Suppose I have the following history:
A---B---C----------D------------E master \ /\ / W1--X1--Y1 W2--X2--Y2 topic1 topic2
Is it possible to remove all topic branches and their commits as following
You have a few options for doing this.
One solution is to simply use a hard reset with a few squash merges:
git checkout master git reset --hard C git merge --squash topic1 git commit -m "Rewrite D" git merge --squash topic2 git commit -m "Rewrite E" # Verify that the new branch is no different from the old one git diff sha_of_old_E
The idea here is that a squash merge will copy the final state of a topic branch (i.e. the last commit) into your current working copy, where you can then commit it. It effectively squashes a branch into a single commit.
Another method is to use an interactive rebase to squash the topic branches into a single commit. First, invoke the rebase
git rebase -i C
That will bring up the interactive rebase TODO list editor in your terminal. You'll see the following commits displayed:
pick sha W1 pick sha X1 pick sha Y1 pick sha W2 pick sha X2 pick sha Y2
What you want to do is something similar to the squash merge above. You can to squash the topic branches into single commits, so for each commit of a topic branch, squash (or "fixup") the descendant commit into its parent:
pick sha W1 squash sha X1 squash sha Y1 pick sha W2 squash sha X2 squash sha Y2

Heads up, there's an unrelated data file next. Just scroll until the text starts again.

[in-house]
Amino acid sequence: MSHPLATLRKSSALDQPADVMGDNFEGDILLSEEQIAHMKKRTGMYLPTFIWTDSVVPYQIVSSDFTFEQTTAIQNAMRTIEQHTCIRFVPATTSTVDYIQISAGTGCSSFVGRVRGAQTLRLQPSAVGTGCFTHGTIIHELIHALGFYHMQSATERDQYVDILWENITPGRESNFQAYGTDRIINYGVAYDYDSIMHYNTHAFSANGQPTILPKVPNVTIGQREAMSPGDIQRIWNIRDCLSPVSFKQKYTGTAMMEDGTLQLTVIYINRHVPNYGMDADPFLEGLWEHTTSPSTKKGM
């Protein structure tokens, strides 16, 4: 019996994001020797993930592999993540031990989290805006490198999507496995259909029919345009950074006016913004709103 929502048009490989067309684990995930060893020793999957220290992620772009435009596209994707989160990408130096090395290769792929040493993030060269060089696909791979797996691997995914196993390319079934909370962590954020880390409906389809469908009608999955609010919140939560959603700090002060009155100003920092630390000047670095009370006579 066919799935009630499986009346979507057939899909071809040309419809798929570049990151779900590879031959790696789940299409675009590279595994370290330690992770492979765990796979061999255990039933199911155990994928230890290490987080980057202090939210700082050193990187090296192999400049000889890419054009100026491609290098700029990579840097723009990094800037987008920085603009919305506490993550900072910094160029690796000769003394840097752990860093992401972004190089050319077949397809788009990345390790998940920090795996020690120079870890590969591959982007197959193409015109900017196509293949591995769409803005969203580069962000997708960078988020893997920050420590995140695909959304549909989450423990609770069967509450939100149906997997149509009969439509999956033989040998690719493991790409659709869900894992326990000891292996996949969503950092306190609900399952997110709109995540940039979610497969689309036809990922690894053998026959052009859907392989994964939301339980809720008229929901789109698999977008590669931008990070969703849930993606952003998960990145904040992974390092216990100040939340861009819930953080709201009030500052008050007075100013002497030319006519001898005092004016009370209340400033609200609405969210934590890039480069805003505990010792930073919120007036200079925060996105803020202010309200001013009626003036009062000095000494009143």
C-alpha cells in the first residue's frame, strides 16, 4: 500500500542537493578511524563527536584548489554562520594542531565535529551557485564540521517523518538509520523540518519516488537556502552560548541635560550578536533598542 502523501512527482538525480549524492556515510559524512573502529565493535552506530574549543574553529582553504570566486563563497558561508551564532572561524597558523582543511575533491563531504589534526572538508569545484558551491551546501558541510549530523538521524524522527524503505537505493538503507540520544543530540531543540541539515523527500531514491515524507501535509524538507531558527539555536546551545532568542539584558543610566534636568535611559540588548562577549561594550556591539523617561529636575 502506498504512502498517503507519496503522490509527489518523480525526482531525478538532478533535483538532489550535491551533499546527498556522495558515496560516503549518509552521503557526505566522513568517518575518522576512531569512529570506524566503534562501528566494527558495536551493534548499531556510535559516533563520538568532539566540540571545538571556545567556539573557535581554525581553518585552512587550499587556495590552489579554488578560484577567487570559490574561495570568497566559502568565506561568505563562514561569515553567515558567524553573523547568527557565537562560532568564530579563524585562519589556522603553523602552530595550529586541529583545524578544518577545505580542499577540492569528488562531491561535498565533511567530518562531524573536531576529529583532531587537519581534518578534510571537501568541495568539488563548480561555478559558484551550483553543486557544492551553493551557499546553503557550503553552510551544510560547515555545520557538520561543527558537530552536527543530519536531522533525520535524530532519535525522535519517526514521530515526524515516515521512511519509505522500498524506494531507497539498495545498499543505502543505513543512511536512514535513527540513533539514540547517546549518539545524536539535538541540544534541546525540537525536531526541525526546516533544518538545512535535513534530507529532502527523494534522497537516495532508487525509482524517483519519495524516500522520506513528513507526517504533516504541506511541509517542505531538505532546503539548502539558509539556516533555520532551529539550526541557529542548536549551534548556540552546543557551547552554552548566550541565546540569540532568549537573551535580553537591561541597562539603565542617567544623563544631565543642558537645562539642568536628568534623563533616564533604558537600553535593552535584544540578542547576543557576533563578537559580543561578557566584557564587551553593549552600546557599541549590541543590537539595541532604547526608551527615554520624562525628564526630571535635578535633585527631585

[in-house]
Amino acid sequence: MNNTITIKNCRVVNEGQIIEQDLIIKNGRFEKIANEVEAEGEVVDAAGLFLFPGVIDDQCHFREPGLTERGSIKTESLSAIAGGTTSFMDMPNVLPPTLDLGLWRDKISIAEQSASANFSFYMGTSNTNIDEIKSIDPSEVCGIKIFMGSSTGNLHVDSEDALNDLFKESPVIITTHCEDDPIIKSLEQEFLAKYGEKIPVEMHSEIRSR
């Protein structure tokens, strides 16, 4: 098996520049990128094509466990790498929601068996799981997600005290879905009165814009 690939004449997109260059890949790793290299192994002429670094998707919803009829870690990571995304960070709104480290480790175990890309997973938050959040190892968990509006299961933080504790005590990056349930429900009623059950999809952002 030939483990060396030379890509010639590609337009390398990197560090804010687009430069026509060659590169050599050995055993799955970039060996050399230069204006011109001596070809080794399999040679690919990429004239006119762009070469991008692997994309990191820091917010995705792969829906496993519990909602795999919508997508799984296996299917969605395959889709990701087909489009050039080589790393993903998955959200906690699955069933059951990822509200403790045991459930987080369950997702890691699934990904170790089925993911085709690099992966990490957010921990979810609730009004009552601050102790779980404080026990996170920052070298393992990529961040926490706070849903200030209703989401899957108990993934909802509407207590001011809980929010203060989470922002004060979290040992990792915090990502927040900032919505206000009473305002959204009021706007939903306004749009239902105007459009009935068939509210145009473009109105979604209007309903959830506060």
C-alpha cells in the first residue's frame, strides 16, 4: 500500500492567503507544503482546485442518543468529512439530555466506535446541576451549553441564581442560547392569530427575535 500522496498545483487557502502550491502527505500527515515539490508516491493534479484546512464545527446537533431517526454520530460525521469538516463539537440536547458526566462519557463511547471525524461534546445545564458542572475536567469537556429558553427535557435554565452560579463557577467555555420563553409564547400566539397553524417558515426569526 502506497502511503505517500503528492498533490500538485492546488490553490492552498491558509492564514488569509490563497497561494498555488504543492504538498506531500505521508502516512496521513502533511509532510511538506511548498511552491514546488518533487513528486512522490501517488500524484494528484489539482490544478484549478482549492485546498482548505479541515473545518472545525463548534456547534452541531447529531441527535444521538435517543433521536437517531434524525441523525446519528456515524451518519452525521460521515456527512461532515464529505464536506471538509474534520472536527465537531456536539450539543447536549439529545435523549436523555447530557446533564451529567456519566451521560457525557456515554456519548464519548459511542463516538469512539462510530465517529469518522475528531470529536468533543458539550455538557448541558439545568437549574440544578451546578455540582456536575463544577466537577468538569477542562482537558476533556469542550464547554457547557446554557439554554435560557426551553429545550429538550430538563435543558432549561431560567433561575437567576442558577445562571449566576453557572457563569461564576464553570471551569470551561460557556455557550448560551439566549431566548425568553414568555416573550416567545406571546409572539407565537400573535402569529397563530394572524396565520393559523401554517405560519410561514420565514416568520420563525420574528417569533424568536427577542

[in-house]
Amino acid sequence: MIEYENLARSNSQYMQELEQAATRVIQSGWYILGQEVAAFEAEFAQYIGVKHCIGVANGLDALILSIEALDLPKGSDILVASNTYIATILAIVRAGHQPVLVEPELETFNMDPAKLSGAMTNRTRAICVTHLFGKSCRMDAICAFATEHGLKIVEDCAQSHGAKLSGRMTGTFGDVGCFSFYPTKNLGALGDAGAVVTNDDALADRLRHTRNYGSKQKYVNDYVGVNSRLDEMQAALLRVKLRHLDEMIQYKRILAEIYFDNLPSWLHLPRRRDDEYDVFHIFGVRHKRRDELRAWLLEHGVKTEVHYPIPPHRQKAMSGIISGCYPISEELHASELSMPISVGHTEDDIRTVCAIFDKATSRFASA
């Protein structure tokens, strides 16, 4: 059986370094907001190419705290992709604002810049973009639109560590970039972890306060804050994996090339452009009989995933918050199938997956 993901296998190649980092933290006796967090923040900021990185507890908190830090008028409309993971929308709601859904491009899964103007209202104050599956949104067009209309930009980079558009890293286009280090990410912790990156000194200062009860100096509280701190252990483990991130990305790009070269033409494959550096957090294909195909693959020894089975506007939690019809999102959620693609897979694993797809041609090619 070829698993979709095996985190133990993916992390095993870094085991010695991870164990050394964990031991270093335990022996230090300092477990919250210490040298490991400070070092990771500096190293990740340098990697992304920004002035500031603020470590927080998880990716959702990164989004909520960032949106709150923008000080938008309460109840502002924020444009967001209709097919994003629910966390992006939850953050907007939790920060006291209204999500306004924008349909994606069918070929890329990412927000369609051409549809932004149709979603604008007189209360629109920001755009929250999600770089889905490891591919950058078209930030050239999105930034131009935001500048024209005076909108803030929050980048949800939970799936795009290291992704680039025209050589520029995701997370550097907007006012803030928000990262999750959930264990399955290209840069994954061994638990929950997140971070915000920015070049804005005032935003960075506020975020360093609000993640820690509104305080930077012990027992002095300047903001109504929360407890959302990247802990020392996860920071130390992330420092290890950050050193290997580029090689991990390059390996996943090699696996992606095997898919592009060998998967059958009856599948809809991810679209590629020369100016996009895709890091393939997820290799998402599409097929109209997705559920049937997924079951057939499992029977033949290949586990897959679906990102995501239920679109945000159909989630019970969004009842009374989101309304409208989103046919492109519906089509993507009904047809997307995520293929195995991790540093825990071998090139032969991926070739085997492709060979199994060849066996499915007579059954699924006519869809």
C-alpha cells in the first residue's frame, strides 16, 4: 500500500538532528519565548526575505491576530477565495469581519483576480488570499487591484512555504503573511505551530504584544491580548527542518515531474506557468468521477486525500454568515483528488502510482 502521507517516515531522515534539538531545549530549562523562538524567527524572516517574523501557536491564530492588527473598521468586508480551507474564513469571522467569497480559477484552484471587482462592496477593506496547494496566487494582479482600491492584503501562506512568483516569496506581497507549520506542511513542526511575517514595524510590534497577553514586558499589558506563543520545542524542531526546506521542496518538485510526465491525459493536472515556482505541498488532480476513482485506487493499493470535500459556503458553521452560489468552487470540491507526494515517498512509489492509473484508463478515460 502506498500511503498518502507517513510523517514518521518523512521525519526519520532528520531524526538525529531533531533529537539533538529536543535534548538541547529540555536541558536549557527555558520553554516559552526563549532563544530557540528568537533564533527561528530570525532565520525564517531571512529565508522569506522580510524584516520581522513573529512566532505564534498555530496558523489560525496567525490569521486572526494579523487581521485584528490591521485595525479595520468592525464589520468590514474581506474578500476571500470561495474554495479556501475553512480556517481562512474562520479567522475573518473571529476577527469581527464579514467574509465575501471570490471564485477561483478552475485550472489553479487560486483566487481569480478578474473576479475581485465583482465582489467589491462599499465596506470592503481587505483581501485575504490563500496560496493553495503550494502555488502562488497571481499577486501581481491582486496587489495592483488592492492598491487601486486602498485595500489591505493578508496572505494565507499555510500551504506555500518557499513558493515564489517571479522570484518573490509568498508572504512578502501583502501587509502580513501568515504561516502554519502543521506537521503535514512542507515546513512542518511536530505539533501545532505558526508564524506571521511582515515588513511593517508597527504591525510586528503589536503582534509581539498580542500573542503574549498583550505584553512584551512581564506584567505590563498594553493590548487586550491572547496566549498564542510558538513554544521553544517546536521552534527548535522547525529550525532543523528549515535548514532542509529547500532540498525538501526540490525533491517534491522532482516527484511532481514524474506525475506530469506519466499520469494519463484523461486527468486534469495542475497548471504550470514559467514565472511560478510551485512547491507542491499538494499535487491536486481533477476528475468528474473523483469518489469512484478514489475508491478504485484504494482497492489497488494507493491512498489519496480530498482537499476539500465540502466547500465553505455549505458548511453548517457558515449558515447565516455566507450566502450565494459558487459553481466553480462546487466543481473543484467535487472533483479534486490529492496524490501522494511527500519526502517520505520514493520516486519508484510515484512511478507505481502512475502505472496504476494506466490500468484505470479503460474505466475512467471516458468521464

:wq in the Vim editor to begin the interactive rebase. I won't go into detail about the next steps, because they're already adequately detailed in other numerous sources around the internet, such as in Pro Git § 6.4 Git Tools - Rewriting History - Squashing Commits.
You'll probably want to double check that you did the rebase correctly by verifying that the newly rewritten branch is no different from the previous one by using a simple diff:
git diff sha_of_old_E
Note that if you'd rather not bother editing the commit messages for each squash, you can use "fixup" instead, which will just reuse the commit message of the previous commit:
pick sha W1 fixup sha X1 fixup sha Y1 pick sha W2 fixup sha X2 fixup sha Y2
Note that you can also use
f for squash and fixup, respectively.
Note that both of the above solutions will rewrite your commit history, of course, so your new commits will have different sha IDs. If you've already pushed the old version of your branch to your remote, then you'll need to force push to overwrite the old copy. This may not be something you want to do if you're sharing your branch with other people, for reasons which I won't detail here, since the possible dangers of force pushing are well documented in numerous other online sources, such as:
One trick would be to clone a single branch from that repo into a new repo
git clone <url> --branch <branch> --single-branch [<folder>]
And use the new repo from there.
You could use interactive rebase:
git rebase -i <hash of A>
and then delete the commits you don't want by just deleting the lines referring to the commits. You will have something like:
pick <hash of B> message of B pick <hash of C> message of C pick <hash of W1> message of W1 pick <hash of X1> message of X1 pick <hash of Y1> message of Y1 pick <hash of D> message of D pick <hash of W2> message of W2 pick <hash of X2> message of X2 pick <hash of Y2> message of Y2 pick <hash of E> message of E
Then delete those lines referring to the topic branches like this:
pick <hash of B> message of B pick <hash of C> message of C pick <hash of D> message of D pick <hash of E> message of E